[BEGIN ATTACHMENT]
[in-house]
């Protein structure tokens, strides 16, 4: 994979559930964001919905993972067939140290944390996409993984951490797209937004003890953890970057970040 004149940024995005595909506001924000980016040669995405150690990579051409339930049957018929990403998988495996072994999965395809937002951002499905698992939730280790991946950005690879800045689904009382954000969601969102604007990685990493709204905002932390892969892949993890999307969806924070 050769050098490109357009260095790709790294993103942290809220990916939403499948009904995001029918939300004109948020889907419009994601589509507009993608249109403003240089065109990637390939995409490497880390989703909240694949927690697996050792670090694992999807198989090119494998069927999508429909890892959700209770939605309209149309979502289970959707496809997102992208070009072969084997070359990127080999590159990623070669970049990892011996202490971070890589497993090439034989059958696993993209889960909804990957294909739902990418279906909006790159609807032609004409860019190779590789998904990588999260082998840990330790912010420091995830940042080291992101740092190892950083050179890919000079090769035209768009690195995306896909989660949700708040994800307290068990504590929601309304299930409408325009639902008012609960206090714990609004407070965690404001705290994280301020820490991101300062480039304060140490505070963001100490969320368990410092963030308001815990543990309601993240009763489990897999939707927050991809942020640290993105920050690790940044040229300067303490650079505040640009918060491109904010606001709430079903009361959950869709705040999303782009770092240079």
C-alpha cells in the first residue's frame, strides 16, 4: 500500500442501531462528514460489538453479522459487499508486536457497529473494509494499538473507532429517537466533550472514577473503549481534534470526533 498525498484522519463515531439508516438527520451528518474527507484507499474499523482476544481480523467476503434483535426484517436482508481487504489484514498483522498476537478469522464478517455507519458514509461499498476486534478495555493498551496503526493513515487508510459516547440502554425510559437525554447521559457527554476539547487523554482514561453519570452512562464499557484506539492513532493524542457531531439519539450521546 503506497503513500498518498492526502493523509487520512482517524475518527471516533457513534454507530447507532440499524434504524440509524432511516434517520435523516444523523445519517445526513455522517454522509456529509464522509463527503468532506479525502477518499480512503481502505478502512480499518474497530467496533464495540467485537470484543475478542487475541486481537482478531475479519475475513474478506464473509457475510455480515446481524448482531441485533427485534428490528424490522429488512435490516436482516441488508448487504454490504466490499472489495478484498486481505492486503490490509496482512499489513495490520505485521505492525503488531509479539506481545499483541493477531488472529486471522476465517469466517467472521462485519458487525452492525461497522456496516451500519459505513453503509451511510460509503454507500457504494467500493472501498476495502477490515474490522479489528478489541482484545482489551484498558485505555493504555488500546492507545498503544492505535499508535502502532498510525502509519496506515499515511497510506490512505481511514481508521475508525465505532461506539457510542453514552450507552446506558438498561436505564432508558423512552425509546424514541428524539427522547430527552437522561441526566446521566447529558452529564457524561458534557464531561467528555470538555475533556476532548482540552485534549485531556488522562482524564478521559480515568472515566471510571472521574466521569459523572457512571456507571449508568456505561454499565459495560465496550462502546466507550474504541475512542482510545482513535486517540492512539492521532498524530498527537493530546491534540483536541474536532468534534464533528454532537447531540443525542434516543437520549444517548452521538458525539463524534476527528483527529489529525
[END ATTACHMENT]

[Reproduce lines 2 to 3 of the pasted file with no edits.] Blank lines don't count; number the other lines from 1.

């Protein structure tokens, strides 16, 4: 994979559930964001919905993972067939140290944390996409993984951490797209937004003890953890970057970040 004149940024995005595909506001924000980016040669995405150690990579051409339930049957018929990403998988495996072994999965395809937002951002499905698992939730280790991946950005690879800045689904009382954000969601969102604007990685990493709204905002932390892969892949993890999307969806924070 050769050098490109357009260095790709790294993103942290809220990916939403499948009904995001029918939300004109948020889907419009994601589509507009993608249109403003240089065109990637390939995409490497880390989703909240694949927690697996050792670090694992999807198989090119494998069927999508429909890892959700209770939605309209149309979502289970959707496809997102992208070009072969084997070359990127080999590159990623070669970049990892011996202490971070890589497993090439034989059958696993993209889960909804990957294909739902990418279906909006790159609807032609004409860019190779590789998904990588999260082998840990330790912010420091995830940042080291992101740092190892950083050179890919000079090769035209768009690195995306896909989660949700708040994800307290068990504590929601309304299930409408325009639902008012609960206090714990609004407070965690404001705290994280301020820490991101300062480039304060140490505070963001100490969320368990410092963030308001815990543990309601993240009763489990897999939707927050991809942020640290993105920050690790940044040229300067303490650079505040640009918060491109904010606001709430079903009361959950869709705040999303782009770092240079």
C-alpha cells in the first residue's frame, strides 16, 4: 500500500442501531462528514460489538453479522459487499508486536457497529473494509494499538473507532429517537466533550472514577473503549481534534470526533 498525498484522519463515531439508516438527520451528518474527507484507499474499523482476544481480523467476503434483535426484517436482508481487504489484514498483522498476537478469522464478517455507519458514509461499498476486534478495555493498551496503526493513515487508510459516547440502554425510559437525554447521559457527554476539547487523554482514561453519570452512562464499557484506539492513532493524542457531531439519539450521546 503506497503513500498518498492526502493523509487520512482517524475518527471516533457513534454507530447507532440499524434504524440509524432511516434517520435523516444523523445519517445526513455522517454522509456529509464522509463527503468532506479525502477518499480512503481502505478502512480499518474497530467496533464495540467485537470484543475478542487475541486481537482478531475479519475475513474478506464473509457475510455480515446481524448482531441485533427485534428490528424490522429488512435490516436482516441488508448487504454490504466490499472489495478484498486481505492486503490490509496482512499489513495490520505485521505492525503488531509479539506481545499483541493477531488472529486471522476465517469466517467472521462485519458487525452492525461497522456496516451500519459505513453503509451511510460509503454507500457504494467500493472501498476495502477490515474490522479489528478489541482484545482489551484498558485505555493504555488500546492507545498503544492505535499508535502502532498510525502509519496506515499515511497510506490512505481511514481508521475508525465505532461506539457510542453514552450507552446506558438498561436505564432508558423512552425509546424514541428524539427522547430527552437522561441526566446521566447529558452529564457524561458534557464531561467528555470538555475533556476532548482540552485534549485531556488522562482524564478521559480515568472515566471510571472521574466521569459523572457512571456507571449508568456505561454499565459495560465496550462502546466507550474504541475512542482510545482513535486517540492512539492521532498524530498527537493530546491534540483536541474536532468534534464533528454532537447531540443525542434516543437520549444517548452521538458525539463524534476527528483527529489529525